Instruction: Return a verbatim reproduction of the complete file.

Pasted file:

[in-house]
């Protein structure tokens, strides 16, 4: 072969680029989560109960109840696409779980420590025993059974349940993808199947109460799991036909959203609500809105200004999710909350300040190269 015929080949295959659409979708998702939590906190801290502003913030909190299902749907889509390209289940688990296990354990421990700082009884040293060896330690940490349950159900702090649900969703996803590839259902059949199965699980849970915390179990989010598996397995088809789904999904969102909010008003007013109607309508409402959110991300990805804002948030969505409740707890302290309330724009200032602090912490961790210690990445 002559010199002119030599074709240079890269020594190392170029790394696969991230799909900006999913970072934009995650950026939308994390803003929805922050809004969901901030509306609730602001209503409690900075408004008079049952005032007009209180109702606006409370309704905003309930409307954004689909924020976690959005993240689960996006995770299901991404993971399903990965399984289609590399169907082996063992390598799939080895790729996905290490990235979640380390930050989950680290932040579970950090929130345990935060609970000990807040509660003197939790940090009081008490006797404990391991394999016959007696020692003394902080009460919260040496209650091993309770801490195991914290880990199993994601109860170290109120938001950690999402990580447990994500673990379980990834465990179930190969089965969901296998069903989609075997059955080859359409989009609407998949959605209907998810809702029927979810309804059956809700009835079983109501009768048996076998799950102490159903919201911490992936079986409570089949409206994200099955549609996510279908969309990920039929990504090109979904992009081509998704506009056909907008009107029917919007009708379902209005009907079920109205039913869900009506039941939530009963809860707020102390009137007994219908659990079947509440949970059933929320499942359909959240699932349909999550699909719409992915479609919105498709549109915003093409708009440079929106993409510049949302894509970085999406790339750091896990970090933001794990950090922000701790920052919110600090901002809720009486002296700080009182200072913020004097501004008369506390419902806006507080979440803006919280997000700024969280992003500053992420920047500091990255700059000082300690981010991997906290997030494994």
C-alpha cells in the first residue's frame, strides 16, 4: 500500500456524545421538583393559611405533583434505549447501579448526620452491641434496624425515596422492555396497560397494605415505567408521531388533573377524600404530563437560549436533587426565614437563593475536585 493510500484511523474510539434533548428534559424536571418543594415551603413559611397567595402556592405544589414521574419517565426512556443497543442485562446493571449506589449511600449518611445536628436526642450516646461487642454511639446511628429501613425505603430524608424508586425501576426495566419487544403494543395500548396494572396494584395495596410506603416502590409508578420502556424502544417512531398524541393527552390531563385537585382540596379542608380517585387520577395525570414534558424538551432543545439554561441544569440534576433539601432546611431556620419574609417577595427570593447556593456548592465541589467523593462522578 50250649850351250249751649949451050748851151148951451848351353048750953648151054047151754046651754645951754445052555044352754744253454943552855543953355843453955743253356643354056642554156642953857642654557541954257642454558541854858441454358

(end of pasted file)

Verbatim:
[in-house]
């Protein structure tokens, strides 16, 4: 072969680029989560109960109840696409779980420590025993059974349940993808199947109460799991036909959203609500809105200004999710909350300040190269 015929080949295959659409979708998702939590906190801290502003913030909190299902749907889509390209289940688990296990354990421990700082009884040293060896330690940490349950159900702090649900969703996803590839259902059949199965699980849970915390179990989010598996397995088809789904999904969102909010008003007013109607309508409402959110991300990805804002948030969505409740707890302290309330724009200032602090912490961790210690990445 002559010199002119030599074709240079890269020594190392170029790394696969991230799909900006999913970072934009995650950026939308994390803003929805922050809004969901901030509306609730602001209503409690900075408004008079049952005032007009209180109702606006409370309704905003309930409307954004689909924020976690959005993240689960996006995770299901991404993971399903990965399984289609590399169907082996063992390598799939080895790729996905290490990235979640380390930050989950680290932040579970950090929130345990935060609970000990807040509660003197939790940090009081008490006797404990391991394999016959007696020692003394902080009460919260040496209650091993309770801490195991914290880990199993994601109860170290109120938001950690999402990580447990994500673990379980990834465990179930190969089965969901296998069903989609075997059955080859359409989009609407998949959605209907998810809702029927979810309804059956809700009835079983109501009768048996076998799950102490159903919201911490992936079986409570089949409206994200099955549609996510279908969309990920039929990504090109979904992009081509998704506009056909907008009107029917919007009708379902209005009907079920109205039913869900009506039941939530009963809860707020102390009137007994219908659990079947509440949970059933929320499942359909959240699932349909999550699909719409992915479609919105498709549109915003093409708009440079929106993409510049949302894509970085999406790339750091896990970090933001794990950090922000701790920052919110600090901002809720009486002296700080009182200072913020004097501004008369506390419902806006507080979440803006919280997000700024969280992003500053992420920047500091990255700059000082300690981010991997906290997030494994």
C-alpha cells in the first residue's frame, strides 16, 4: 500500500456524545421538583393559611405533583434505549447501579448526620452491641434496624425515596422492555396497560397494605415505567408521531388533573377524600404530563437560549436533587426565614437563593475536585 493510500484511523474510539434533548428534559424536571418543594415551603413559611397567595402556592405544589414521574419517565426512556443497543442485562446493571449506589449511600449518611445536628436526642450516646461487642454511639446511628429501613425505603430524608424508586425501576426495566419487544403494543395500548396494572396494584395495596410506603416502590409508578420502556424502544417512531398524541393527552390531563385537585382540596379542608380517585387520577395525570414534558424538551432543545439554561441544569440534576433539601432546611431556620419574609417577595427570593447556593456548592465541589467523593462522578 50250649850351250249751649949451050748851151148951451848351353048750953648151054047151754046651754645951754445052555044352754744253454943552855543953355843453955743253356643354056642554156642953857642654557541954257642454558541854858441454358